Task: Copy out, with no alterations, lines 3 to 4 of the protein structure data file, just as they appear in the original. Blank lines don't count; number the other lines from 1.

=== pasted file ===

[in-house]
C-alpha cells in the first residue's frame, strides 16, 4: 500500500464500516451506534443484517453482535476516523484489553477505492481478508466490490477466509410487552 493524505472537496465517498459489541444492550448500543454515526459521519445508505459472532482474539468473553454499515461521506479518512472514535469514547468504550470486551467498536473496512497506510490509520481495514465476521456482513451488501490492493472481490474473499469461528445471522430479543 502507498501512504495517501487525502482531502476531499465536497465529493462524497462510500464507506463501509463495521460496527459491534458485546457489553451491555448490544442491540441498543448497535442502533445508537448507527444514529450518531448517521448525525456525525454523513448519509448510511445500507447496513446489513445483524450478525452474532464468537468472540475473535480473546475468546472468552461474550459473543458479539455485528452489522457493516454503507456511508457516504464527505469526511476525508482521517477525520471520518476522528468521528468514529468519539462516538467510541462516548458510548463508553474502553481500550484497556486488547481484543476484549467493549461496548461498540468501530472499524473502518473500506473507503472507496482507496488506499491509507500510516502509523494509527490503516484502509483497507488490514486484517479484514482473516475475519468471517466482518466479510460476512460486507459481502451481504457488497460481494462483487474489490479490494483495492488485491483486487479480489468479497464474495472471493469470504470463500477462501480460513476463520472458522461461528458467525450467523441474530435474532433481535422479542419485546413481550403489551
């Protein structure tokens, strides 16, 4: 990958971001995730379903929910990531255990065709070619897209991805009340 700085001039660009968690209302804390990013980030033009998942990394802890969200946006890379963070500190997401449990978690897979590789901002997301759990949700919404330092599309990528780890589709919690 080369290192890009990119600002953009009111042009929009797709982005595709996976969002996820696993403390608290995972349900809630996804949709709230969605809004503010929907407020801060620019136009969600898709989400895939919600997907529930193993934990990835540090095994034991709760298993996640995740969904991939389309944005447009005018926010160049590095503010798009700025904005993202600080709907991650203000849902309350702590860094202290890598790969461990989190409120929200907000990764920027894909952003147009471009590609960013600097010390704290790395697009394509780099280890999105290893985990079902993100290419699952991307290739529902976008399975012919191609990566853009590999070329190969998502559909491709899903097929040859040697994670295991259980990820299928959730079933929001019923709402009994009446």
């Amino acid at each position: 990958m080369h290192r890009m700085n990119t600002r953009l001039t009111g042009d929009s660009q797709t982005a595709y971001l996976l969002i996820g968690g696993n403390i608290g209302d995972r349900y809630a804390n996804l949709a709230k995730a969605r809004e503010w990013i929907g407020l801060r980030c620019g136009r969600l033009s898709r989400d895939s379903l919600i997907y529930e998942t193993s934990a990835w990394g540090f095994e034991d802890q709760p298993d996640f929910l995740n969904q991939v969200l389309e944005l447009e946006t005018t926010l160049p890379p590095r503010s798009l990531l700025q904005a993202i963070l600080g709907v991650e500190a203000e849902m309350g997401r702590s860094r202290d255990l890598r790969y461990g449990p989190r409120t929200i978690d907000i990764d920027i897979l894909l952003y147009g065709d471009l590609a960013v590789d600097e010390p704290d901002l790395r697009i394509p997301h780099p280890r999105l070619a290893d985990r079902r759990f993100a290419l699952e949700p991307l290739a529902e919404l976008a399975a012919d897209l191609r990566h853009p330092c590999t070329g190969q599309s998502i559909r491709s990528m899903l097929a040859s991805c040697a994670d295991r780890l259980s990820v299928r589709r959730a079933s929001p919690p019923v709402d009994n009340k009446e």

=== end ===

């Protein structure tokens, strides 16, 4: 990958971001995730379903929910990531255990065709070619897209991805009340 700085001039660009968690209302804390990013980030033009998942990394802890969200946006890379963070500190997401449990978690897979590789901002997301759990949700919404330092599309990528780890589709919690 080369290192890009990119600002953009009111042009929009797709982005595709996976969002996820696993403390608290995972349900809630996804949709709230969605809004503010929907407020801060620019136009969600898709989400895939919600997907529930193993934990990835540090095994034991709760298993996640995740969904991939389309944005447009005018926010160049590095503010798009700025904005993202600080709907991650203000849902309350702590860094202290890598790969461990989190409120929200907000990764920027894909952003147009471009590609960013600097010390704290790395697009394509780099280890999105290893985990079902993100290419699952991307290739529902976008399975012919191609990566853009590999070329190969998502559909491709899903097929040859040697994670295991259980990820299928959730079933929001019923709402009994009446």
């Amino acid at each position: 990958m080369h290192r890009m700085n990119t600002r953009l001039t009111g042009d929009s660009q797709t982005a595709y971001l996976l969002i996820g968690g696993n403390i608290g209302d995972r349900y809630a804390n996804l949709a709230k995730a969605r809004e503010w990013i929907g407020l801060r980030c620019g136009r969600l033009s898709r989400d895939s379903l919600i997907y529930e998942t193993s934990a990835w990394g540090f095994e034991d802890q709760p298993d996640f929910l995740n969904q991939v969200l389309e944005l447009e946006t005018t926010l160049p890379p590095r503010s798009l990531l700025q904005a993202i963070l600080g709907v991650e500190a203000e849902m309350g997401r702590s860094r202290d255990l890598r790969y461990g449990p989190r409120t929200i978690d907000i990764d920027i897979l894909l952003y147009g065709d471009l590609a960013v590789d600097e010390p704290d901002l790395r697009i394509p997301h780099p280890r999105l070619a290893d985990r079902r759990f993100a290419l699952e949700p991307l290739a529902e919404l976008a399975a012919d897209l191609r990566h853009p330092c590999t070329g190969q599309s998502i559909r491709s990528m899903l097929a040859s991805c040697a994670d295991r780890l259980s990820v299928r589709r959730a079933s929001p919690p019923v709402d009994n009340k009446e």